14.03.2004 Feature Article

Refining Political Discourse in Our Country

Refining Political Discourse in Our Country
14.03.2004 LISTEN

Last week, a leading member of the New Democratic Party (NDC) was reported to have made an uncharitable comment about the president of the republic that got a lot of airplay. Unwittingly, this troublemaker succeeded in undermining his party's presidential candidate. The vast majority of the people, who called in to radio talk shows, were more interested in discussing the unguarded comment than to talk about the message delivered by Professor Atta-Mills at the so called public forum.

Surprisingly the party, whose presidential candidate, wants to project himself as a “prince of peace” (asomdwe), is yet to make a formal apology to the president. By studiously avoiding to publicly condemn the inane remarks by their own, the party is sending the wrong message. And the message is that it endorses mudslinging as a legitimate means to achieve political power.

Some of us are not at all surprised. The NDC has a track record of instigating trouble for political gain. For years, it has made it a habit of exploiting young people at risk in deprived and marginalised communities in and around Accra. These young people, who can barely read or write, need help to enable them to become good and responsible citizens.

They pump them with drugs and cheap alcohol and give them placards with highly inflammatory language. The most recent example was when some hoodlums were given placards that read: “touch Rawlings and Ghana will burn”.

What these young people at risk need are remedial programmes to rehabilitate them. They need to be given some training so that they can acquire employable skills. But alas, some NDC politicians see them as cannon fodder to be used and discarded.

Meanwhile, those who recruit them have their sons and daughters in top schools in the country and even abroad, securing a solid foundation for them. In effect, they are equipping their children to face the world with confidence unlike the young people at risk in Nima and elsewhere in the country.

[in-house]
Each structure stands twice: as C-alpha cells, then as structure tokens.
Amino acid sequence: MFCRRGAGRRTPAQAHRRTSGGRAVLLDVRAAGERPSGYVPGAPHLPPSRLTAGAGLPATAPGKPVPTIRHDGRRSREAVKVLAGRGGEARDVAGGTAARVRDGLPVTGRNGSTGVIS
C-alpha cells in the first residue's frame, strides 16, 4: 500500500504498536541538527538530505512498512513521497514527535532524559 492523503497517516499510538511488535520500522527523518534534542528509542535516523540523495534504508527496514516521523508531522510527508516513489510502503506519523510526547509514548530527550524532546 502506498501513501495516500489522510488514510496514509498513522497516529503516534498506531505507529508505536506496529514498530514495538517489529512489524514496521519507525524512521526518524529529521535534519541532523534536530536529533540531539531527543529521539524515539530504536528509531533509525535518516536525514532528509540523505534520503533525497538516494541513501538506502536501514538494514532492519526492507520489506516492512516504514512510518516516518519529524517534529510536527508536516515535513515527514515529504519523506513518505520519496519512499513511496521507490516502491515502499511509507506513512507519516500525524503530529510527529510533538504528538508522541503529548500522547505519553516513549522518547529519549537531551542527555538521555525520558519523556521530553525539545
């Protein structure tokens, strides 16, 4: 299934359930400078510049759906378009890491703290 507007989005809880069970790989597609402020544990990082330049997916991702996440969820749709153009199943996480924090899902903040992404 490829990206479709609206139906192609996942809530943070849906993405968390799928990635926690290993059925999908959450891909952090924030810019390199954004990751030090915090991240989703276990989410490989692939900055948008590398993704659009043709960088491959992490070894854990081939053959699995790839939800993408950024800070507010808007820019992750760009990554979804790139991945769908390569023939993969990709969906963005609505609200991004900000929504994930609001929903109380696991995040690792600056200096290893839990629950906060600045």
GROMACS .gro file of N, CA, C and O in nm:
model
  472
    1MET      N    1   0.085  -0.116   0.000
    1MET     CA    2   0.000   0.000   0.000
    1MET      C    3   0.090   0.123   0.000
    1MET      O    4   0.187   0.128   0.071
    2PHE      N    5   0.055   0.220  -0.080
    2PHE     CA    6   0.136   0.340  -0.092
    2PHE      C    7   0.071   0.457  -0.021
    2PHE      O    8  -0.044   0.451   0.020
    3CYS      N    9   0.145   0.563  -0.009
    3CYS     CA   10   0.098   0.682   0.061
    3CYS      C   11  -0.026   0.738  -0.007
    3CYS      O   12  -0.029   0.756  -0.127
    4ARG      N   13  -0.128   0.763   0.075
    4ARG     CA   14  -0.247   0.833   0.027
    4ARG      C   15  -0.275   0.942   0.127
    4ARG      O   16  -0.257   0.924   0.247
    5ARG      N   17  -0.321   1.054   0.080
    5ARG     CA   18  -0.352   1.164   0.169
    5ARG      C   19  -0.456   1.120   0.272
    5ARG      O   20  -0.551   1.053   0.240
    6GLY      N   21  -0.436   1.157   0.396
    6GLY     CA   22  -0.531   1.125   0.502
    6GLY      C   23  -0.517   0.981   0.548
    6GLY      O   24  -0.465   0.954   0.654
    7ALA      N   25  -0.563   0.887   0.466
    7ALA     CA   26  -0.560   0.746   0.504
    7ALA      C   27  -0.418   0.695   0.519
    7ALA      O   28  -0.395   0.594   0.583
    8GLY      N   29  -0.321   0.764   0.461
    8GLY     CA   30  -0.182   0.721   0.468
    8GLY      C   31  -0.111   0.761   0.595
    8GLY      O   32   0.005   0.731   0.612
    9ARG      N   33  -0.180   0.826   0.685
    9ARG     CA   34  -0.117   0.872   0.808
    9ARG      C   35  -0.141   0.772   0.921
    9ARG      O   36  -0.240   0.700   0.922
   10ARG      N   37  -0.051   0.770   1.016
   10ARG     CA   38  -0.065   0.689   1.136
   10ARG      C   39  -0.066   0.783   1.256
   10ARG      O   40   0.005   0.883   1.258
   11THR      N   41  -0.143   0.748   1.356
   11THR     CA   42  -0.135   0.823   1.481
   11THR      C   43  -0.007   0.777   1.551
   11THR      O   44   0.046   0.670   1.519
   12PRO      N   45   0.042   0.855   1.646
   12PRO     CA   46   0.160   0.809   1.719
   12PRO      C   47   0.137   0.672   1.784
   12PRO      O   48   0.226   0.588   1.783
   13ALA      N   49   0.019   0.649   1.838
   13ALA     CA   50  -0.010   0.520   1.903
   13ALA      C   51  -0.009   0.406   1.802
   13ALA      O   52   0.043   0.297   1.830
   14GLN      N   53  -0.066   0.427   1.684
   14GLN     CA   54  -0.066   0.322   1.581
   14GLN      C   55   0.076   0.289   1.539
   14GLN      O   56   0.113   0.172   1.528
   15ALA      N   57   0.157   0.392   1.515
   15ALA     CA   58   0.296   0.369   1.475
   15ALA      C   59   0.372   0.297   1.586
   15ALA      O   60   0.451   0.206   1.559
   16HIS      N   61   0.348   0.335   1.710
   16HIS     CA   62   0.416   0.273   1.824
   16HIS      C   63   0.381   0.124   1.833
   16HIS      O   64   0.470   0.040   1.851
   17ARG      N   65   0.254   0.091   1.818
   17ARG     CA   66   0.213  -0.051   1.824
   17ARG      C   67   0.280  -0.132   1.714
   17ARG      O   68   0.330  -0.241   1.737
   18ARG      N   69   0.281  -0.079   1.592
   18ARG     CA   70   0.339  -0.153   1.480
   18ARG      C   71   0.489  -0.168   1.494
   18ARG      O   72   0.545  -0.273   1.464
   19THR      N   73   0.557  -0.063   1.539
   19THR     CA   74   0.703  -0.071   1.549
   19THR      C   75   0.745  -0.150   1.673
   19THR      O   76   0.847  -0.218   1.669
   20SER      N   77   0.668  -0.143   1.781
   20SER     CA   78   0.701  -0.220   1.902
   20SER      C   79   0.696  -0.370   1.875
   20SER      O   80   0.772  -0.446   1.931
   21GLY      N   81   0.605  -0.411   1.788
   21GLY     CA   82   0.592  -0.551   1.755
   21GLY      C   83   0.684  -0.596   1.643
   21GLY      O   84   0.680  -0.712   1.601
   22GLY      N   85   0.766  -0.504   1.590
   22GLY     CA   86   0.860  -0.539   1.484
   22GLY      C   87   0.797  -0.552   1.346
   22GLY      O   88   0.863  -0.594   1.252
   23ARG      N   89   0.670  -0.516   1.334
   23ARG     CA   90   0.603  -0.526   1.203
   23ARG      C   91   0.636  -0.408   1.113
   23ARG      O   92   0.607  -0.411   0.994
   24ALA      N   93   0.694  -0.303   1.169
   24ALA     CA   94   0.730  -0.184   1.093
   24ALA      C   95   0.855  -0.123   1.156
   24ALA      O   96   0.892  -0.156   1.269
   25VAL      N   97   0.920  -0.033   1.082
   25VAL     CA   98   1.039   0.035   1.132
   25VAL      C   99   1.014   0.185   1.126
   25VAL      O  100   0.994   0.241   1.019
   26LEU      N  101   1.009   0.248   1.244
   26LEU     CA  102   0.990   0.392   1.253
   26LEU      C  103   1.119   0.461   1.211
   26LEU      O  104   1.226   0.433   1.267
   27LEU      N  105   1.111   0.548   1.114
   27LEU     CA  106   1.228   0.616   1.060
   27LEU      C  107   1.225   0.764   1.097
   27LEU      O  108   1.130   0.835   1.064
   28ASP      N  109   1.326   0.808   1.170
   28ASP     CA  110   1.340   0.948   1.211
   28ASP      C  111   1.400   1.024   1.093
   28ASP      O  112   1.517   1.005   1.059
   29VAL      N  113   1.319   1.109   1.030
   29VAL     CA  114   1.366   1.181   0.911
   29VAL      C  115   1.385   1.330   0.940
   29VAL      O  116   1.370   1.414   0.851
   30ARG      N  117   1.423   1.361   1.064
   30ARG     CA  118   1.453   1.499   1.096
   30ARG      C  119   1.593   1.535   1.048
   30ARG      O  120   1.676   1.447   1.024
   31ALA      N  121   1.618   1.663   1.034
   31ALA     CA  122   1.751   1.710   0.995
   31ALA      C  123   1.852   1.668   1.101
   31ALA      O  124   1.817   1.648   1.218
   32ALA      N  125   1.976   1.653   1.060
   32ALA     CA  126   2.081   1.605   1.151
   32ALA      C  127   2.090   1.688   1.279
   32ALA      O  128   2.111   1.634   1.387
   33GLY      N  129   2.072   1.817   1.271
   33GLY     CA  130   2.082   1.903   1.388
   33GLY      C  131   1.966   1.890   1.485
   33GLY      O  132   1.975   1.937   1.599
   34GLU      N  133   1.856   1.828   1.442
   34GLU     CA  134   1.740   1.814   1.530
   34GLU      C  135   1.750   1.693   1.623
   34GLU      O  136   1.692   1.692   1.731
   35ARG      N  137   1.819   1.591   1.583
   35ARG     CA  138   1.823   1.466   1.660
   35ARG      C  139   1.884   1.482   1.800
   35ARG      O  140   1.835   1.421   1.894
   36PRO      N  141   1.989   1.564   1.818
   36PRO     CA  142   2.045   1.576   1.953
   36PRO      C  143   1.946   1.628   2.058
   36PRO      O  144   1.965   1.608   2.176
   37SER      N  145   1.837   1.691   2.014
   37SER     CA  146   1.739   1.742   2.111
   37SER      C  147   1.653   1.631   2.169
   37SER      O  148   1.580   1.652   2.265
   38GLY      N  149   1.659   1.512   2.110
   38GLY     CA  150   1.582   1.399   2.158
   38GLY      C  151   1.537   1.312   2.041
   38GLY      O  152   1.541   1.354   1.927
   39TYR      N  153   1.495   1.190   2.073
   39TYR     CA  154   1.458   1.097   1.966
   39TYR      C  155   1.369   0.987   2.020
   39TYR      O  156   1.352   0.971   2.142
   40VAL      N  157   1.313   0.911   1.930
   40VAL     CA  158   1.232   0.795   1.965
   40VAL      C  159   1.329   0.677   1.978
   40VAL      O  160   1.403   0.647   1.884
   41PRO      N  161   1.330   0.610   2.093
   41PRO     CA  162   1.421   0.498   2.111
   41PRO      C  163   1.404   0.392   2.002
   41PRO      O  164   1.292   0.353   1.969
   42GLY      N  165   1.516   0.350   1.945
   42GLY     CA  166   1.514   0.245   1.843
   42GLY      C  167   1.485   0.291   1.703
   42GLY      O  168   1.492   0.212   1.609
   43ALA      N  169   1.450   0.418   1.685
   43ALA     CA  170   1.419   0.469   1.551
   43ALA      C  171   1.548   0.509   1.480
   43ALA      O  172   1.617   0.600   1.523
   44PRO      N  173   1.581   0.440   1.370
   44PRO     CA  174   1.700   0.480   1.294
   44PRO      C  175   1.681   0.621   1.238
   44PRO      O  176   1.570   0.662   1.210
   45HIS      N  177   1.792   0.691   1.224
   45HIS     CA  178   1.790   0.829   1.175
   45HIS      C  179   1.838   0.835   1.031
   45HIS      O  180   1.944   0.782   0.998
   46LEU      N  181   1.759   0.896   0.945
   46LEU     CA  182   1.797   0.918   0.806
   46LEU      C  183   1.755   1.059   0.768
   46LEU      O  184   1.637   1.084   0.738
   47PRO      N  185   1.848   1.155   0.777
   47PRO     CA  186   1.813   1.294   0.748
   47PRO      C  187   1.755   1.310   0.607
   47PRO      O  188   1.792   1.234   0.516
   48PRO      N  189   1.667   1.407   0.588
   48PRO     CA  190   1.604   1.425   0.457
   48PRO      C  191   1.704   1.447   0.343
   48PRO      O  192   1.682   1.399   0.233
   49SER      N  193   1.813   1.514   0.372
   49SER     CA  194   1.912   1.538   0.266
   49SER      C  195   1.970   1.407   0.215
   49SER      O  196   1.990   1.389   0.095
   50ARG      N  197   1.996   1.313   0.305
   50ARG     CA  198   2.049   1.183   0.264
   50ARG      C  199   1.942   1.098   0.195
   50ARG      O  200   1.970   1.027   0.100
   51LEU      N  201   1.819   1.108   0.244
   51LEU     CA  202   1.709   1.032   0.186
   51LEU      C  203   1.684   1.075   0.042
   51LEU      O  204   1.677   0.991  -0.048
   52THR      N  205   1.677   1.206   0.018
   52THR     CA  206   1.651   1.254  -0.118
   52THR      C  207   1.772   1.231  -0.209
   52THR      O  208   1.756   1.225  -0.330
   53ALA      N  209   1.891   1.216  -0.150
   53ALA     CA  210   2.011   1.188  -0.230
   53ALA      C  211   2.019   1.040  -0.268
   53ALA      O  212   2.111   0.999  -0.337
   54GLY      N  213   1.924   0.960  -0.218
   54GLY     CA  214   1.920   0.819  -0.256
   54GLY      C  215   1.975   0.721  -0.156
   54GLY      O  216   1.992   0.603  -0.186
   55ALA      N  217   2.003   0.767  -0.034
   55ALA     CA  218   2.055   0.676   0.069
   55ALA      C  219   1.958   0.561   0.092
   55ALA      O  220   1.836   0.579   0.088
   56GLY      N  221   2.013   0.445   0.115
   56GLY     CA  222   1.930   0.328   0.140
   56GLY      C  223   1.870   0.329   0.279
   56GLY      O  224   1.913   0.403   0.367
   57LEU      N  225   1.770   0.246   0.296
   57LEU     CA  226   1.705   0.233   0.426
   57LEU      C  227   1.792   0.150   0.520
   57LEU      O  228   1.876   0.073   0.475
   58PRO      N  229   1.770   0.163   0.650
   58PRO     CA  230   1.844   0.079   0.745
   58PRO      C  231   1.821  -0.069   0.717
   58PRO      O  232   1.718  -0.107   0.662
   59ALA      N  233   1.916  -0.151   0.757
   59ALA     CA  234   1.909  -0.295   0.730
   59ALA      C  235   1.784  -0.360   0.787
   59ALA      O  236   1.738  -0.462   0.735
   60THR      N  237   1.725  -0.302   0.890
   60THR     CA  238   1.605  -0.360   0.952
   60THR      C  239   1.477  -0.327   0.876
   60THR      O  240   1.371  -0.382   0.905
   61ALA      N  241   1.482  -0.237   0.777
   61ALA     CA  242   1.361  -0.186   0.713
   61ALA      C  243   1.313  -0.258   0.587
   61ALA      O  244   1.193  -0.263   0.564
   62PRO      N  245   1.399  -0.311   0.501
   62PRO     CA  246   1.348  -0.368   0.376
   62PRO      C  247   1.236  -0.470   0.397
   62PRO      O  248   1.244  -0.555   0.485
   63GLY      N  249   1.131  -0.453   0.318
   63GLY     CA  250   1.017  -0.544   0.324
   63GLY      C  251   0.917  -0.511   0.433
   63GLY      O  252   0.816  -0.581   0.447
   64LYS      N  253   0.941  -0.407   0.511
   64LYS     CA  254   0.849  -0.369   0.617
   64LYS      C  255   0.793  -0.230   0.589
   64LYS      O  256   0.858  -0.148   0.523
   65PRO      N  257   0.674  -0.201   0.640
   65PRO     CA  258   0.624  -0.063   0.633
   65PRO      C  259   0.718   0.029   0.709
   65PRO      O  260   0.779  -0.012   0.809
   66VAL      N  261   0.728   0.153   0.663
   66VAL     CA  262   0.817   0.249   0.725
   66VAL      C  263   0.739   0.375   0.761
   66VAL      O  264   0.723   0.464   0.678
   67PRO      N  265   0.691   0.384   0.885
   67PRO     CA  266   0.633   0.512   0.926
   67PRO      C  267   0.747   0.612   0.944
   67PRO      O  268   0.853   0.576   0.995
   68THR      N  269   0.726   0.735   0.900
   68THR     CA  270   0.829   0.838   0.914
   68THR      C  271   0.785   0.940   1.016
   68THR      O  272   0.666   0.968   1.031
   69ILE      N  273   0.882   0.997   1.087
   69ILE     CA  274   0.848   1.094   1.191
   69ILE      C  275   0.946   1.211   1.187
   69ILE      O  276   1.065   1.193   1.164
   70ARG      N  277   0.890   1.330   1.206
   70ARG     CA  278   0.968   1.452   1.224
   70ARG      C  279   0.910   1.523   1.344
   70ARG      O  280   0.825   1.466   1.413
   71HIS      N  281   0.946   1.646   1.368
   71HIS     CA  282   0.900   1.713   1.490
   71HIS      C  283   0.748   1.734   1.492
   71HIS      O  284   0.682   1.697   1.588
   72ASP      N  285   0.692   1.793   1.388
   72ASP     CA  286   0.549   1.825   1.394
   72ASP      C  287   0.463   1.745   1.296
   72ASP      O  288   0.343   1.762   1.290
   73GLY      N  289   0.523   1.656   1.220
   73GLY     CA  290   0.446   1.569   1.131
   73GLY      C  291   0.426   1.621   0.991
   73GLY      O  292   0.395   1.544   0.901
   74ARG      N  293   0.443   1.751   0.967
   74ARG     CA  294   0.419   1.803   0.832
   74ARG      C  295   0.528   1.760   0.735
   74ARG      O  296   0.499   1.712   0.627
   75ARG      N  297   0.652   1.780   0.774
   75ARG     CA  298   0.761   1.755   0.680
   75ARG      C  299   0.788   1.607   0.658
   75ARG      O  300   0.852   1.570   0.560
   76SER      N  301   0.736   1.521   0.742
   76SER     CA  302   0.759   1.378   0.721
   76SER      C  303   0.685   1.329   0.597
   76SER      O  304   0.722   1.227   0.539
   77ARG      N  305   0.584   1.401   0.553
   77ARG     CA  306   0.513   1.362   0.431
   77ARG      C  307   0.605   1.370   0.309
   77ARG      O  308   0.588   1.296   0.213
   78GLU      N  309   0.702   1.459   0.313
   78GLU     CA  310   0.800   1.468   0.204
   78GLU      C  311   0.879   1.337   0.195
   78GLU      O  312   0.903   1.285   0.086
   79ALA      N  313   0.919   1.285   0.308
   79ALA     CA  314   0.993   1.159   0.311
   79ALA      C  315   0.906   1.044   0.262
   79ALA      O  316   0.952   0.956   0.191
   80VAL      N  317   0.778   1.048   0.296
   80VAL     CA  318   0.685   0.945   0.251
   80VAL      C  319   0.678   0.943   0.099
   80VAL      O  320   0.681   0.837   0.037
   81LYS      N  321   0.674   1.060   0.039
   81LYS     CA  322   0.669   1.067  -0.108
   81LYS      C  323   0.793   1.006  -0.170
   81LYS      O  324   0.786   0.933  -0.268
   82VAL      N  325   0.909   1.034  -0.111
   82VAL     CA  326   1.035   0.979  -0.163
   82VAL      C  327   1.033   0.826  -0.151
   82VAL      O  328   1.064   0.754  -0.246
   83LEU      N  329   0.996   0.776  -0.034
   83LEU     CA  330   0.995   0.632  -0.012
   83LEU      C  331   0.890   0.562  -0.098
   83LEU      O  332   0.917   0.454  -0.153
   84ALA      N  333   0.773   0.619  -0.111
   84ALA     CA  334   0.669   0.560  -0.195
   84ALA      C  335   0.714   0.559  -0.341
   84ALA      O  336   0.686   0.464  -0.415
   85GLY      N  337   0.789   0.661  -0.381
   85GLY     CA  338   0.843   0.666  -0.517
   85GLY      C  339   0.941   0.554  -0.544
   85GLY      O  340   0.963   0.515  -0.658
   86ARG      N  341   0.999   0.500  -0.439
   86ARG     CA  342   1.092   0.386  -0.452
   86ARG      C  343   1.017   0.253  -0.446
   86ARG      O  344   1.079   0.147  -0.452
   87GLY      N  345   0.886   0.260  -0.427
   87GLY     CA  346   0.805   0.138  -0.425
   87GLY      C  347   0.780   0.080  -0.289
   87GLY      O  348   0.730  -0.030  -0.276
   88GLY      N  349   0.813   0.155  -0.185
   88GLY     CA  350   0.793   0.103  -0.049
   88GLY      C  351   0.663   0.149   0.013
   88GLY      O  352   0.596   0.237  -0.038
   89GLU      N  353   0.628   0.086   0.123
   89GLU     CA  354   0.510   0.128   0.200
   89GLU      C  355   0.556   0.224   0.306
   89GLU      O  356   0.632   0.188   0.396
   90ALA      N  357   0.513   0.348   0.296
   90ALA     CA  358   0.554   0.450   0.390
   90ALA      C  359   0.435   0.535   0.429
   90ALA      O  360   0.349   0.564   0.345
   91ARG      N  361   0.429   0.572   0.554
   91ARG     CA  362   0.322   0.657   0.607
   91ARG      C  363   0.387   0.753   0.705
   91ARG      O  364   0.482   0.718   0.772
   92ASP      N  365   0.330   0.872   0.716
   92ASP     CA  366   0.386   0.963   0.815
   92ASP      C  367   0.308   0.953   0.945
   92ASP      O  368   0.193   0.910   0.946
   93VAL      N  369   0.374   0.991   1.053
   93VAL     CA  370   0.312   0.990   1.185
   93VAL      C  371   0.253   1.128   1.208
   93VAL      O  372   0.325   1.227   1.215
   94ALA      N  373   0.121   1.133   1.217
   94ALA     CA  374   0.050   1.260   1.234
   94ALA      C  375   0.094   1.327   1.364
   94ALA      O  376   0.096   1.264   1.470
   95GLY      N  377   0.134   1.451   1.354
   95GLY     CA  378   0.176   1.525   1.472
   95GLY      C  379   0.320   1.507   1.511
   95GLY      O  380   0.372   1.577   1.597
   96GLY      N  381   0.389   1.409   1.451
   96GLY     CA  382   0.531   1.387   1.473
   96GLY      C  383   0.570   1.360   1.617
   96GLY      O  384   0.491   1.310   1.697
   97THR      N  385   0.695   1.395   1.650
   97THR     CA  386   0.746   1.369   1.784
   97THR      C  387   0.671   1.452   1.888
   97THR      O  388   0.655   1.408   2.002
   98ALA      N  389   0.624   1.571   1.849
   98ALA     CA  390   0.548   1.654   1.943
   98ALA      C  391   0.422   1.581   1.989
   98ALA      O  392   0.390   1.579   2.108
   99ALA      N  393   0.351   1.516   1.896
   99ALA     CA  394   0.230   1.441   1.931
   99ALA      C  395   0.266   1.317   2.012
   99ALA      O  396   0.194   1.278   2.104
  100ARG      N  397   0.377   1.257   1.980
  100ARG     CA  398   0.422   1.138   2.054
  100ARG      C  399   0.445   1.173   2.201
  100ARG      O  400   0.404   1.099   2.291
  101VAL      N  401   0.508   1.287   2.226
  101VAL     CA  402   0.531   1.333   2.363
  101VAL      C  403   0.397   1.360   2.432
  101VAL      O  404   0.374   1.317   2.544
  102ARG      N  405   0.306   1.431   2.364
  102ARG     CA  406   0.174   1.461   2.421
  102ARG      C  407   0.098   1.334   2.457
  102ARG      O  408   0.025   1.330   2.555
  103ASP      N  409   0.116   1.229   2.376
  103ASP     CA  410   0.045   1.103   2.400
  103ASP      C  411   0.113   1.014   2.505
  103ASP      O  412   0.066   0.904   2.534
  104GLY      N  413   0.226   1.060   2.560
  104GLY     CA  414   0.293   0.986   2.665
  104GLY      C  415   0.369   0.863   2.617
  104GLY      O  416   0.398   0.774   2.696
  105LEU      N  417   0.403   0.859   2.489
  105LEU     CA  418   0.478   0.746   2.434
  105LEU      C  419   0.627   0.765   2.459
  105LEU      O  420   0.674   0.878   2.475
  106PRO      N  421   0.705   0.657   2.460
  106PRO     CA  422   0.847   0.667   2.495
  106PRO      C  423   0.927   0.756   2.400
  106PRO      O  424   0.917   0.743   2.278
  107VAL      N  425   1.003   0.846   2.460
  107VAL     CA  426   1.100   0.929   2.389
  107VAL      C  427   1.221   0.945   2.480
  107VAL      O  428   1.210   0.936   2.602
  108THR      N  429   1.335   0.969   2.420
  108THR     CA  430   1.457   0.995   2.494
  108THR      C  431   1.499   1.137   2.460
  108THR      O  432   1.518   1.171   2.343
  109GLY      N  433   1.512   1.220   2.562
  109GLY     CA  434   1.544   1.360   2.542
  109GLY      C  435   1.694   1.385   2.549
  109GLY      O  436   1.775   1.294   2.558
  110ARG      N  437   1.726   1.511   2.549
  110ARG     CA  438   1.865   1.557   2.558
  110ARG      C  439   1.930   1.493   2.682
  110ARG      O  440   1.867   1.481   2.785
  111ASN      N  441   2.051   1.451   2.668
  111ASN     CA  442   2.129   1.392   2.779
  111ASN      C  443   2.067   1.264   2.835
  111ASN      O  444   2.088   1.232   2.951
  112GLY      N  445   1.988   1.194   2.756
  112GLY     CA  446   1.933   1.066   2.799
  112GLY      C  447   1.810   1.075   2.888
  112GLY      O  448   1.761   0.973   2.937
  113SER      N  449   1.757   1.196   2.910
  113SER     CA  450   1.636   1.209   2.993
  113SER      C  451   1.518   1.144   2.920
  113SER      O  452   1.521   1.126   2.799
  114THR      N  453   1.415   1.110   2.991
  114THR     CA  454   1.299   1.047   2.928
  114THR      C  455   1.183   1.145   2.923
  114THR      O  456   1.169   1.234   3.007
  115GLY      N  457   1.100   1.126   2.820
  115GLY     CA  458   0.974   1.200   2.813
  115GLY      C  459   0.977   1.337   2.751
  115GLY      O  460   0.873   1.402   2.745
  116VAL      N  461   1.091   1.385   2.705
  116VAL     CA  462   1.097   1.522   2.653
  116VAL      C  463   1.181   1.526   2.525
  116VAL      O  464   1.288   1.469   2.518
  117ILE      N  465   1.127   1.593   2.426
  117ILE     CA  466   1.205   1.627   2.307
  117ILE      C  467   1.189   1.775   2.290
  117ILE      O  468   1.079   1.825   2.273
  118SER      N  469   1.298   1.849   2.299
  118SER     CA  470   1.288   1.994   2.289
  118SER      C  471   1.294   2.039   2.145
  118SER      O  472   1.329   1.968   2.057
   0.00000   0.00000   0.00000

Such actions make their call for social justice hollow and insincere. International experience has firmly shown that a real social democratic party empowers the most disadvantaged segment of society and not profit from their misery!

Whether the use of foul language tumbles out of the mouth of a party hack or young people at risk, the message we want to convey is that it should never be part of the country's political lexicon.

Politicians who think that if they mount a political platform or go on a radio talk show is an invitation to say what they want must think again. They undermine their own integrity and sense of purpose. They demonstrate lack of self-control and can easily wilt under pressure and resort to cheap political antics. Such behaviour might earn them a few brownie points with the masses or with their supporters but it surely undermines their credibility among their peers and within the international community.

The developed world is tired of cleaning up our mess!

Also, it is important to note that no political party has a monopoly over dirty tricks campaign and tactics. If the opponents decide to fight back, it will not be pretty. Those who are in doubt should stretch their necks a little bit further across our borders. If they did, they would realise that once a political conflict is ignited, it becomes unstoppable.

So far, the president has taken the high road. He has demonstrated that he is a statesman and not a street fighter. He has given dignity to the office of the president.

We thank him for displaying a high sense of political acumen and maturity.

The NDC must reciprocate by purging the goons within its rank who are determined to create confusion in the country's body politic. If they fail to do so, they will not be taken seriously. Indeed they will be known merely as talented liars and opportunists! Views expressed by the author(s) do not necessarily reflect those of GhanaHomePage.